On the other hand, perhaps the players WANT a pulp-style evil campaign in which they are the worst villains the world has every seen. In that case, I’d play down the Lords of Dust and Dreaming Dark; if the players WANT to be the coolest villains around, it’s not so much fun to be constantly tripping over older evil conspiracies. Instead, I’d create heroes. Eberron is intentionally designed as a world in need of heroes because the PCs are expected to fill that role. If the PCs instead choose to play villains, as DM I’d create the heroes that would usually be PCs. Let’s have Tira Miron reborn as a new crusader of the Silver Flame. Trade out the Lord of Blades for a heroic warforged uniting his people into a force for good… a Professor X instead of a Magneto. Perhaps the Twelve assemble a team of dragonmarked champions as their own answer to the Avengers. For that matter, you could bring in any of the protagonists of the Eberron novels; the reason novels aren’t canon is because we don’t want these heroes treading on the toes of the PCs, but if the PCs don’t want the part, why not? Alternately, you could have a truly powerful group of heroes – heroes who always seem to come back no matter how they are defeated or destroyed. The ultimate revelation is that these champions are actually shapechanged dragons – agents of the Chamber acting to preserve their preferred path of the prophecy. They always return because even if killed, a new dragon can assume the role of the fallen champion.

Basically, the default assumptions of Eberron assume the PCs are heroic. If they aren’t, change those assumptions. Create what you need to create to present the challenges the PCs want to deal with. And don’t be afraid to LET the PCs disrupt existing organizations, if that’s the story they want to be part of. LET them throw Kaius out and take over Karrnath… because once they’ve got territory to control, you’ve got a lot more hooks to work with.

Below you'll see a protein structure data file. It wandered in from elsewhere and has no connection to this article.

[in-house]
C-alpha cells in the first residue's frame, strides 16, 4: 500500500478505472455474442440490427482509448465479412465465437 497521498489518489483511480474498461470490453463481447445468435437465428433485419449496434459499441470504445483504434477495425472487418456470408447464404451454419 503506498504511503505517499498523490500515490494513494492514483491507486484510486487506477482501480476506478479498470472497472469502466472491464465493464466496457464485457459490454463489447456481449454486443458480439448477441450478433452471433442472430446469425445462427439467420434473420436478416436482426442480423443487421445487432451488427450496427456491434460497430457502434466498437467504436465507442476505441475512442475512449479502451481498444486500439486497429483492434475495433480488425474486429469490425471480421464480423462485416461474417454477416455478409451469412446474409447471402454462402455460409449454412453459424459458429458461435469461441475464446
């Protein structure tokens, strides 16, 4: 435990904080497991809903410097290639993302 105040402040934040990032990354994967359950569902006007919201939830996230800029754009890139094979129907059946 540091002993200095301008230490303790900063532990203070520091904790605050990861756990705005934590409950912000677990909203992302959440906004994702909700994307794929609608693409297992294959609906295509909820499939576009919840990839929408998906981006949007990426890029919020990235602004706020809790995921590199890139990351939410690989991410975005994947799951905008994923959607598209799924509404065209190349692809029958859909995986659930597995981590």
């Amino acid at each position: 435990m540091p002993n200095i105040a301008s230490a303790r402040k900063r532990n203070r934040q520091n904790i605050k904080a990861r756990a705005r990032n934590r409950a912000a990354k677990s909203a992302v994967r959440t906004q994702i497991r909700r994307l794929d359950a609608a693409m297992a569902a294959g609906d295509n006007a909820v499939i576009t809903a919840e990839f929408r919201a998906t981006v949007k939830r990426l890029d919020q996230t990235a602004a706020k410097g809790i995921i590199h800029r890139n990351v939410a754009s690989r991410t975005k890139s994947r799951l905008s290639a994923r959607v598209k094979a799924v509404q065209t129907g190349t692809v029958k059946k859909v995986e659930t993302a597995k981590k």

That’s all for now!



GenCon, Gloom, and Twogether!

GenCon2014I’m back from GenCon with a few new games to try out. While I didn’t have a lot of opportunities to play games, it was an inspiring trip and an opportunity to catch up with lots of old and new friends. There were also a few important announcements that I wanted to share.


The second edition of Gloom is in stores now. You can find more information about it here, but I wanted to highlight a few things. This is an improvement to the existing game, not a complete transformation. While there are significant differences, it is possible to mix old and new cards together. With that said, if you own the first edition but still want to get the second edition, I’m working on something that will let you get good use from outdated cards… expect more news on that in a few weeks. if you have any questions about Gloom Second Edition, ask below.

However, there was another piece of Gloomy news at GenCon. I’m teaming up with Atlas Games and Steve Jackson to produce MUNCHKIN GLOOM. You may wonder how this works… after all, the goal of Gloom is to tell a sad story while keeping your opponents happy, while the foundation of Munchkin is backstabbing your friends while you amass ultimate power and wealth. Well, how exactly do you GET all that power and wealth? Munchkin Gloom takes a look at the other side of the coin, placing you in control of a dungeon full of monsters whose lives are about to be ruined by a band of obnoxiously overpowered adventurers. We’ve got a lot of fun ideas and I think it’s going to be a great flip side to the basic Munchkin saga. Munchkin Gloom will be out in 2015, along with Fairy Tale Gloom.